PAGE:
This follow-up sampling was carried out in order to:
1. Confirm the results of the NURE sampling and USGS chemical re-analyses of the NURE samples. On rare occasion on other projects, DIR has found the NURE era sampling work to be marred by sample mis-labelling and/or map location errors. (The NURE sampling work took place before the mapping convenience and relative accuracy of satellite GPS.)
2. Fill in gaps in the NURE stream sediment sample coverage. The Carter administration’s NURE program sampling was intended as reconnaissance-stage work only. Consequently, there are large areas of rock in Nevada (and elsewhere in the US) not represented in the NURE sampling coverage, and it is therefore usually not possible to fully define the extent of mineralization-related geochemical alteration surrounding NURE anomalies using first-pass NURE stream sediment sampling data only.
3. More closely define the rock source of geochemical anomalies discerned in the NURE/USGS data set. Some of the drainage cells sampled in the NURE program are as large as 15 square miles. Without follow-up subsampling, it is not possible to locate the specific rock area generating the mineralization-related geochemical anomaly.
Interestingly, this October follow-up sampling work provided some early encouragement concerning DIR’s exploration innovation. For example, the first project area sampled was, according to Nevada geological map coverage, supposed to be located in a large felsic intrusive body. Instead, as would be expected by the particular nature of the NURE geochemistry for that area, this anomalous drainage was found to be underlain by a strongly carbonaceous silty limestone, a limestone like those very frequently associated with Carlin-type gold deposits.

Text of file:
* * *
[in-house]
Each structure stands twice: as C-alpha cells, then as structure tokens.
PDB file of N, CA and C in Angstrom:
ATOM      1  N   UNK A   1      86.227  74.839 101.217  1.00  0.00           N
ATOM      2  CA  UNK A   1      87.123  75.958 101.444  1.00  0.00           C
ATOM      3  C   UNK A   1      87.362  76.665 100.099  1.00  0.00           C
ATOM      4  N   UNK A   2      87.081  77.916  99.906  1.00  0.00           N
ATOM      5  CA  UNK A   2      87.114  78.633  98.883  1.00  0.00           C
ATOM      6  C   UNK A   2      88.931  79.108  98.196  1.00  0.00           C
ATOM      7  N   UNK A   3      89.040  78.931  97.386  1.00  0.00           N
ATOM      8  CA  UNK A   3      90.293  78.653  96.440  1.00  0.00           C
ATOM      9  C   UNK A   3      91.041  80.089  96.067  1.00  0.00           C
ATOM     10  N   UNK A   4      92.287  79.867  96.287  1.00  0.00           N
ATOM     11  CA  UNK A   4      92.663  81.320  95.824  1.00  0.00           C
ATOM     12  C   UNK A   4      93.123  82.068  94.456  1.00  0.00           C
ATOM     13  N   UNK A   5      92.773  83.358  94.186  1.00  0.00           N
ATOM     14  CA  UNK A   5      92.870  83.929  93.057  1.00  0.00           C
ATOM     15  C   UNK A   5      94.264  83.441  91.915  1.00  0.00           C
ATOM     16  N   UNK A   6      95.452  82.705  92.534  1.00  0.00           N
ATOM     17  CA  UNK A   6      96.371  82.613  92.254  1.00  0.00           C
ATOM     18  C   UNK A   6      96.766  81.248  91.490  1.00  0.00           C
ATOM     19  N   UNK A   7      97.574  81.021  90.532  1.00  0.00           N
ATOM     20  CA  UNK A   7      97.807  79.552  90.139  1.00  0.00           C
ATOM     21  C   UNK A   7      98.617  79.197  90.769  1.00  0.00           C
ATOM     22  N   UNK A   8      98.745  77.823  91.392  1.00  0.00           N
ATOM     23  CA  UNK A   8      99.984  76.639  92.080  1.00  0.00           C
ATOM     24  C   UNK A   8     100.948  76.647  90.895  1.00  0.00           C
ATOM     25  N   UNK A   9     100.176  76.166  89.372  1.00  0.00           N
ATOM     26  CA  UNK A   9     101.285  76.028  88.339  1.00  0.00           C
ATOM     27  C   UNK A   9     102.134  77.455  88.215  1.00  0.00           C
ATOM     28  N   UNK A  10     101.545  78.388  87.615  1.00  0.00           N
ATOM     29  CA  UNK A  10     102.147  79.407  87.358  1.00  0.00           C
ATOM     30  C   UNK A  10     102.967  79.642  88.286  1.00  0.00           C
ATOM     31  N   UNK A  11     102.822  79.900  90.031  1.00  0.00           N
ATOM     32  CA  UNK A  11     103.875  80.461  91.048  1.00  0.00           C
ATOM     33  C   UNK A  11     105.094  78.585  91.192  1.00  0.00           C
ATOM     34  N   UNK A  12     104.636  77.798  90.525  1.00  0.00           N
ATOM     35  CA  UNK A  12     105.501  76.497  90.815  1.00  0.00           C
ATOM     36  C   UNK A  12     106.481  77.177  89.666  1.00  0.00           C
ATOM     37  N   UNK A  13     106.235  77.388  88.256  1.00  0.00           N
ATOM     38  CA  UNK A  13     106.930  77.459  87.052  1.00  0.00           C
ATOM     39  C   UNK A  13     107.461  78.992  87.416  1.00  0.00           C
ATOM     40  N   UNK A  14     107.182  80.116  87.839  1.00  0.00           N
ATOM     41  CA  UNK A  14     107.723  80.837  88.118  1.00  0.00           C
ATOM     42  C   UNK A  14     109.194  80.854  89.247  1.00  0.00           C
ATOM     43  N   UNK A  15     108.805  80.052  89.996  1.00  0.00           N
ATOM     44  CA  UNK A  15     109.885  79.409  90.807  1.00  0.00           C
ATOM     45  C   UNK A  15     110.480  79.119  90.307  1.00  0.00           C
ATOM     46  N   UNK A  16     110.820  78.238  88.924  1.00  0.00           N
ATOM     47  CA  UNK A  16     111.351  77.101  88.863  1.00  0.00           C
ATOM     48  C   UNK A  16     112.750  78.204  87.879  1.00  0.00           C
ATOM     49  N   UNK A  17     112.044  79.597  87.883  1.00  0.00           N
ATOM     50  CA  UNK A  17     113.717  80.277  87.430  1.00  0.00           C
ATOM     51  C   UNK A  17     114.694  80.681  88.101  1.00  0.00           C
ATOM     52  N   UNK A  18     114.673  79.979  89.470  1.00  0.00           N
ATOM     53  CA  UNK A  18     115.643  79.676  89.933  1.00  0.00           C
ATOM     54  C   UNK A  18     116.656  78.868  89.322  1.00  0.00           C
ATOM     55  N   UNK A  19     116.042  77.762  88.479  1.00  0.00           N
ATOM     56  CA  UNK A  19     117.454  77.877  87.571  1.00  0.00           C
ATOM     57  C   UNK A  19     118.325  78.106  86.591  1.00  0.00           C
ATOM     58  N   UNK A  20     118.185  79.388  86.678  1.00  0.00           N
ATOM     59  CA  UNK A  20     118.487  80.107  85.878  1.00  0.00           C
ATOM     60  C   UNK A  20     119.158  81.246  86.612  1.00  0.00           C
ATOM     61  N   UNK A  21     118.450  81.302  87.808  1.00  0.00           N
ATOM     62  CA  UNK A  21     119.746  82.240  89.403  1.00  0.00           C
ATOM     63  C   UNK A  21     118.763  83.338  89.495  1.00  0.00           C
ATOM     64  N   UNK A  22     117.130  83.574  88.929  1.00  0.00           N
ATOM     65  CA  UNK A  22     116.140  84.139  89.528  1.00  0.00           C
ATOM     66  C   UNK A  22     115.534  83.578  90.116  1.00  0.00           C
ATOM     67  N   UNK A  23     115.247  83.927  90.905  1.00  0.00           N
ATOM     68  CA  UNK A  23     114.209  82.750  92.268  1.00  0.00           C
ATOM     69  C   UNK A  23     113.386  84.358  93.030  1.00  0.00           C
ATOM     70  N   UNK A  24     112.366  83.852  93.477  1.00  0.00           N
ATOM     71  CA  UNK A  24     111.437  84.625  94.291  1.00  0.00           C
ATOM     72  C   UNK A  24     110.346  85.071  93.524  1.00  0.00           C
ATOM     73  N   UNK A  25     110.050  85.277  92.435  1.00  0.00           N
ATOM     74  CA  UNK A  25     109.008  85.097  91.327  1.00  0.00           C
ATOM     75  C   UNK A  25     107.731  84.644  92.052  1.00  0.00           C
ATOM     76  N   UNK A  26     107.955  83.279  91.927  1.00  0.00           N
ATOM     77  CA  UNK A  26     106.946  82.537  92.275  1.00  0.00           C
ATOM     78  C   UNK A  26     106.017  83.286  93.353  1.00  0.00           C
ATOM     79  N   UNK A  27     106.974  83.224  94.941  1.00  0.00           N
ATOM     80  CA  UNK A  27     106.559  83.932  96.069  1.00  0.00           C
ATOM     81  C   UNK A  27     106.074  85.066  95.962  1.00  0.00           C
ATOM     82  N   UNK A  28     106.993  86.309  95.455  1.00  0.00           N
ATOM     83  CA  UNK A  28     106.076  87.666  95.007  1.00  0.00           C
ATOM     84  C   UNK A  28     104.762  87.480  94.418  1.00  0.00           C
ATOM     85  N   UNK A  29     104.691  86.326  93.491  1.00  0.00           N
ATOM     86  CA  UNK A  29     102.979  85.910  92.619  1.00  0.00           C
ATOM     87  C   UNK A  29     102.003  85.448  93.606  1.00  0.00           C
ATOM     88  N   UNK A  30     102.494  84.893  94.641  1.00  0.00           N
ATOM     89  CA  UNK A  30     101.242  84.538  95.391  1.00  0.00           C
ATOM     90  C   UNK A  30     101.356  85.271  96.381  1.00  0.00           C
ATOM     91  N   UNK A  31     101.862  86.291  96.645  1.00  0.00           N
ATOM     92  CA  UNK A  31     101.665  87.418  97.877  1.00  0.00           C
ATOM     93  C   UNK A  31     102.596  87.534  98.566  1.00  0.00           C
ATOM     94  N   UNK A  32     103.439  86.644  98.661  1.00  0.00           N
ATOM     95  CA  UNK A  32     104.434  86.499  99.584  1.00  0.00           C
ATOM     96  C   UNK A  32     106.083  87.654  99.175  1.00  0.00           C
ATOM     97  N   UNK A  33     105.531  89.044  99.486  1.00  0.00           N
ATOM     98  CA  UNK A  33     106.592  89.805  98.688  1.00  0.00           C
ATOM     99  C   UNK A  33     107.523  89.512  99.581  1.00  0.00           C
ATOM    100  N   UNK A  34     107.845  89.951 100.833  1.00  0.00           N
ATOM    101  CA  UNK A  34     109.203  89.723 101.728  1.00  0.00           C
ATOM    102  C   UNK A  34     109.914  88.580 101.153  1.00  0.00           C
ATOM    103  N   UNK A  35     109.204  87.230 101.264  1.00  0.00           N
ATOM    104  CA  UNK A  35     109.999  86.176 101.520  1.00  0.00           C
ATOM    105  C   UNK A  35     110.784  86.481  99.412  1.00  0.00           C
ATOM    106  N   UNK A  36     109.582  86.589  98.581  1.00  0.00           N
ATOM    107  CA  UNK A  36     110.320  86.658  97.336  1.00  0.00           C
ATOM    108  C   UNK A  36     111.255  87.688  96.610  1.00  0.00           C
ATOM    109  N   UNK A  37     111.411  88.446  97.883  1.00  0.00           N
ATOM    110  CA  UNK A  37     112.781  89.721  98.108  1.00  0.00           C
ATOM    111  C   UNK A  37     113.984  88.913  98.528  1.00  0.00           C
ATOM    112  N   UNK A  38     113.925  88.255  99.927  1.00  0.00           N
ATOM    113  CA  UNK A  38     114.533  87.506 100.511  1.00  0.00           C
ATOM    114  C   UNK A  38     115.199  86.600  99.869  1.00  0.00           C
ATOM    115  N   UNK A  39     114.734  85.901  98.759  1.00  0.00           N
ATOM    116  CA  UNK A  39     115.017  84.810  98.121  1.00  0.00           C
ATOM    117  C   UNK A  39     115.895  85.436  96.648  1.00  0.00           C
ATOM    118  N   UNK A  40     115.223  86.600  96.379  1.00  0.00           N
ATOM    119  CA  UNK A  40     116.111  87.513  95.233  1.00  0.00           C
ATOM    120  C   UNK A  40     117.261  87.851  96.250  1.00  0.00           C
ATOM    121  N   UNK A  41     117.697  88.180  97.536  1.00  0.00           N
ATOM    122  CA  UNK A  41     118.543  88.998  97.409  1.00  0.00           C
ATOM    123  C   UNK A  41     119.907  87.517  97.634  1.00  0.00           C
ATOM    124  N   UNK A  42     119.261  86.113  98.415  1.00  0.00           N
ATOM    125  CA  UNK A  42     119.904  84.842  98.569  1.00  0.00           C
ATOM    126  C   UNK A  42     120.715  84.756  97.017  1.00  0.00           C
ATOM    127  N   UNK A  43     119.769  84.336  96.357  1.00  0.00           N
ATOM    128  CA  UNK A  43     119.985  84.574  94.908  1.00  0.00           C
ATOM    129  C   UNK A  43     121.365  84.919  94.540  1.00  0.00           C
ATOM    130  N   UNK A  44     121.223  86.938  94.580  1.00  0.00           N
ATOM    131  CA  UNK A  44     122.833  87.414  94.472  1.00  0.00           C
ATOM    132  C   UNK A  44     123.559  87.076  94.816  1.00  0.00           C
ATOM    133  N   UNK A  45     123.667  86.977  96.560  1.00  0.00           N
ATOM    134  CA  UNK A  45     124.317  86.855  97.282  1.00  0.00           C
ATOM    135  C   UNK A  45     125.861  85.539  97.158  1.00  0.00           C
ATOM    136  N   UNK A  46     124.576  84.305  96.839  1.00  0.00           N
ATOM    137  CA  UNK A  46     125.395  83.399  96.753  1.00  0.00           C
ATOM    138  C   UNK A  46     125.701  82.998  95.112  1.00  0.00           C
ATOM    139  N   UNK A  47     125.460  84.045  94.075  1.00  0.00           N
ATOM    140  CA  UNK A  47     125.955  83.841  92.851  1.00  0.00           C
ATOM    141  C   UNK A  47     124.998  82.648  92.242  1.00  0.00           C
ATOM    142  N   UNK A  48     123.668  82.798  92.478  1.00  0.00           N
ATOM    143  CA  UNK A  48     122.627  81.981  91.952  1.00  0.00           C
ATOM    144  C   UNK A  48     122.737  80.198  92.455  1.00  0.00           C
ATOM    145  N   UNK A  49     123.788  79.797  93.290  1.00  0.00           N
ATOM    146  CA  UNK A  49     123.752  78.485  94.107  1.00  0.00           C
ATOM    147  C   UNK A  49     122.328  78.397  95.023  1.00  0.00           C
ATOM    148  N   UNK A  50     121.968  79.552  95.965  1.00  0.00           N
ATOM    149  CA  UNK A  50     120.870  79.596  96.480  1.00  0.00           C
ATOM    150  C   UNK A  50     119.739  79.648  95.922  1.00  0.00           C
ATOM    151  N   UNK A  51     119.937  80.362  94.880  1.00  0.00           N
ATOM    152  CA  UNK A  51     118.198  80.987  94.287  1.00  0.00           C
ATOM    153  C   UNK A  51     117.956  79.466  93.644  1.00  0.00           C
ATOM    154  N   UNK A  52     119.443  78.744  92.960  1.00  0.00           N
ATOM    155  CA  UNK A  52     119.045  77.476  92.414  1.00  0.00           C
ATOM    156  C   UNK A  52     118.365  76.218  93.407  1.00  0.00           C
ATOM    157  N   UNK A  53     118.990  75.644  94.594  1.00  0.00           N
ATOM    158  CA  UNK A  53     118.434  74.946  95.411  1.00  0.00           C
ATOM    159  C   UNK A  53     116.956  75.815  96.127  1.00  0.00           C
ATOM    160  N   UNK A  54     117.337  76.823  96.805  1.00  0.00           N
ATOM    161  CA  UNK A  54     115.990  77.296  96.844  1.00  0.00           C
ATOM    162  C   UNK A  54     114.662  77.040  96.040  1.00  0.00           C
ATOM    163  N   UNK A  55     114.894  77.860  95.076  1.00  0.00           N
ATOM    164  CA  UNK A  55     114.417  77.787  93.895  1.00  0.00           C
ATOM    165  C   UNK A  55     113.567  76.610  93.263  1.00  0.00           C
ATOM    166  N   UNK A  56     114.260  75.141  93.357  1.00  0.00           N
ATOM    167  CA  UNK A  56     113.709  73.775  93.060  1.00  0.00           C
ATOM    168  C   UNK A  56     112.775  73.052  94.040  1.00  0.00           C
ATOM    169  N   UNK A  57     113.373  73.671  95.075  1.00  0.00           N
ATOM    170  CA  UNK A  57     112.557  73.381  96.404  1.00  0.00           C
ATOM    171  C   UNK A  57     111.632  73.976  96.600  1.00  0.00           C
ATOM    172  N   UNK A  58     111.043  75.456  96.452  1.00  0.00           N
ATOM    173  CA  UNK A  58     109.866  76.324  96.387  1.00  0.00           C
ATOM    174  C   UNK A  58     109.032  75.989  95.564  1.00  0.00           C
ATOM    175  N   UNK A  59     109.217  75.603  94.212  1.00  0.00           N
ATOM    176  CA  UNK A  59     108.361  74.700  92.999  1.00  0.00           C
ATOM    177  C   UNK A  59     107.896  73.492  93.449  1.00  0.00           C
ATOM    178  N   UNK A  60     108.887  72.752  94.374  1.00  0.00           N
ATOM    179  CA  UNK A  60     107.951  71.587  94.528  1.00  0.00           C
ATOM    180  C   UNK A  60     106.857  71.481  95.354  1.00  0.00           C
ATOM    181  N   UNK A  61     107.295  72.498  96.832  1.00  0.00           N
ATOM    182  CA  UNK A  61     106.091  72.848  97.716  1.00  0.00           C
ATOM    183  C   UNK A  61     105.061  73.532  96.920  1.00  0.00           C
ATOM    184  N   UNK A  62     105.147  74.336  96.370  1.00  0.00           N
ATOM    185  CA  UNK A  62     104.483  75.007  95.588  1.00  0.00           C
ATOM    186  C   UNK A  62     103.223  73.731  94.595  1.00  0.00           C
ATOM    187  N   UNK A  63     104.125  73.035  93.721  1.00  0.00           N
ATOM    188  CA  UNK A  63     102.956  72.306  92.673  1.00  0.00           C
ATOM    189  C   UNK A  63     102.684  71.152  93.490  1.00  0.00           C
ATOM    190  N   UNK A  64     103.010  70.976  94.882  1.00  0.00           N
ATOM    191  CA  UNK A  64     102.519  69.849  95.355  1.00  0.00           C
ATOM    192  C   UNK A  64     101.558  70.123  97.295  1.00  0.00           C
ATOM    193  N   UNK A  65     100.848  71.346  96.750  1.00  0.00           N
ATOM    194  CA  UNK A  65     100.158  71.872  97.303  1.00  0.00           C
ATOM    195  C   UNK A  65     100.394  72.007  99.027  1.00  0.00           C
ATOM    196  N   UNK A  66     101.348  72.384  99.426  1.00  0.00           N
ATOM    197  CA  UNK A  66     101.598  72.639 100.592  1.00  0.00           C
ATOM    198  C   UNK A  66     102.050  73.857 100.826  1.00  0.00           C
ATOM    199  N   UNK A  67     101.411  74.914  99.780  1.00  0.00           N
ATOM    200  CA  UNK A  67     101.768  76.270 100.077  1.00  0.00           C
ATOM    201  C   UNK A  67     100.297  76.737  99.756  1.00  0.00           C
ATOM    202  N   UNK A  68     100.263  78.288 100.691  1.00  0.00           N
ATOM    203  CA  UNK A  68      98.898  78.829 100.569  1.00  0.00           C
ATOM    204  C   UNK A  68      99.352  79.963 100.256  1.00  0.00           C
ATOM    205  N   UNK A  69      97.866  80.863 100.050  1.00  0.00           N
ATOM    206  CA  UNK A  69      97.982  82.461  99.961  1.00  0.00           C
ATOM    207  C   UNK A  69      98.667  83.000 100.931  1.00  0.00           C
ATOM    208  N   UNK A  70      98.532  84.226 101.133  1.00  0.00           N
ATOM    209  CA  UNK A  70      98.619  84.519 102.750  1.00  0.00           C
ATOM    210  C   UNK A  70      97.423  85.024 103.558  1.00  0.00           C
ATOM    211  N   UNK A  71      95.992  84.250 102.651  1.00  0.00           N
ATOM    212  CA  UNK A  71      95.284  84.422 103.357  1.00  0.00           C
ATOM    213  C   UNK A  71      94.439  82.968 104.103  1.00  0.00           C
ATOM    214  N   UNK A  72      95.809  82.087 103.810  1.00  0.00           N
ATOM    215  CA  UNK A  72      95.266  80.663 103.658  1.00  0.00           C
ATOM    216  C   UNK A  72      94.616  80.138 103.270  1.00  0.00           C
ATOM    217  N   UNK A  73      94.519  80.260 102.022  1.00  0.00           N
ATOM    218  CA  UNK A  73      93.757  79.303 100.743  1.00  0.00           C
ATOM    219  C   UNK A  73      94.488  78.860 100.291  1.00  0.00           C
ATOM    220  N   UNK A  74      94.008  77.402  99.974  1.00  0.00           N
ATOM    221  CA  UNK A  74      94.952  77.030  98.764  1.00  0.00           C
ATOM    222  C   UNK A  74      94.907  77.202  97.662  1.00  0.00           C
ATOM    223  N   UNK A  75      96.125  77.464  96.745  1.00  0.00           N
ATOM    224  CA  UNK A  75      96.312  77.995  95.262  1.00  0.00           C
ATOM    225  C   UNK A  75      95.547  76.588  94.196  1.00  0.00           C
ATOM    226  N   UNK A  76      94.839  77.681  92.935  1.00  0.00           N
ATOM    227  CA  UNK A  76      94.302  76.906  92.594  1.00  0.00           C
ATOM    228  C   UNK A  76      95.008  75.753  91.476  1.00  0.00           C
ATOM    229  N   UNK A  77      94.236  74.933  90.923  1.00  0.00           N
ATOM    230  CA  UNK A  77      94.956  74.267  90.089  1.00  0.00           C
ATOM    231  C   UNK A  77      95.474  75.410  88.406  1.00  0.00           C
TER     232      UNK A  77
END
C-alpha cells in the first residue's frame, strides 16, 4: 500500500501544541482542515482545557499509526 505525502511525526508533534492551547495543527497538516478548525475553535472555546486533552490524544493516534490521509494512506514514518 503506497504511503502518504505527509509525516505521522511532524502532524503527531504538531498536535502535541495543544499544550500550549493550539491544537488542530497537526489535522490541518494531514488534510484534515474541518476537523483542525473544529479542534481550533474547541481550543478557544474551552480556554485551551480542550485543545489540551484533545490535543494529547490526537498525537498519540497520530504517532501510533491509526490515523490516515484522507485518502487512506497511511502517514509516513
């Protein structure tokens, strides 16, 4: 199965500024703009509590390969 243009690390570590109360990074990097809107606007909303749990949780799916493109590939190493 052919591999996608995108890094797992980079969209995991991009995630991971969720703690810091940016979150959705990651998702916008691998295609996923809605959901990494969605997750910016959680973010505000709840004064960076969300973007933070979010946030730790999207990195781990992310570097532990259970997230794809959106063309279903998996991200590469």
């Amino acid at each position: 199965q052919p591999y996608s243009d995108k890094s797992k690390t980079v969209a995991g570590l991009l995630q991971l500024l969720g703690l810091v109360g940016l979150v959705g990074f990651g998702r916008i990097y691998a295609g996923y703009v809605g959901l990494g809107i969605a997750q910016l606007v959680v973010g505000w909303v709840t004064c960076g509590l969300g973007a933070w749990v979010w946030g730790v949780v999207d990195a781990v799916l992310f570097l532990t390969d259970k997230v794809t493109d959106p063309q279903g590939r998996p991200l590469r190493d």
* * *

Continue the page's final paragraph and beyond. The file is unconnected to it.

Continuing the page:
Also encouraging was the finding that two other NURE anomalies sampled during the month were located in long- to recently-abandoned mineral prospects marked by drill roads and drill pads. The younger of these two unstaked mineral prospects showed recent evidence of detail-scale geophysical and/or geochemical surface surveying (i.e., fresh survey line flagging).
Finally, it turned out that the geochemical data obtained from summer 2015’s sampling of drainage cells containing Carlin-type gold deposits that were missing from the NURE/USGS north central Nevada sample set are incompatible with the original NURE/USGS geochemical analyses. This problem is believed to be the result of basic differences in sample prep, sample digestion, and sample analysis procedure differences existing among the various labs involved. Fortunately, as shown in the two graphs below, each data set is internally consistent and permits statistical estimation of Carlin-type geochemical data production functions permitting close (90% adjusted r-squared) gold resource interpretation of Nevada stream sediment data. The NURE/USGS geochemical data production function for Carlin-type was, as first mentioned, used by DIR to filter the 10,000+ stream sediment samples for likely locations of undiscovered economically-mineralized Carlin-type gold deposits. On the other hand, the Carlin-type gold deposit production function, derived from summer 2015 sampling by DIR and analyses by ACME/BV Labs, will be used to interpret the geochemical data from DIR follow-up and infill stream sediment sampling work.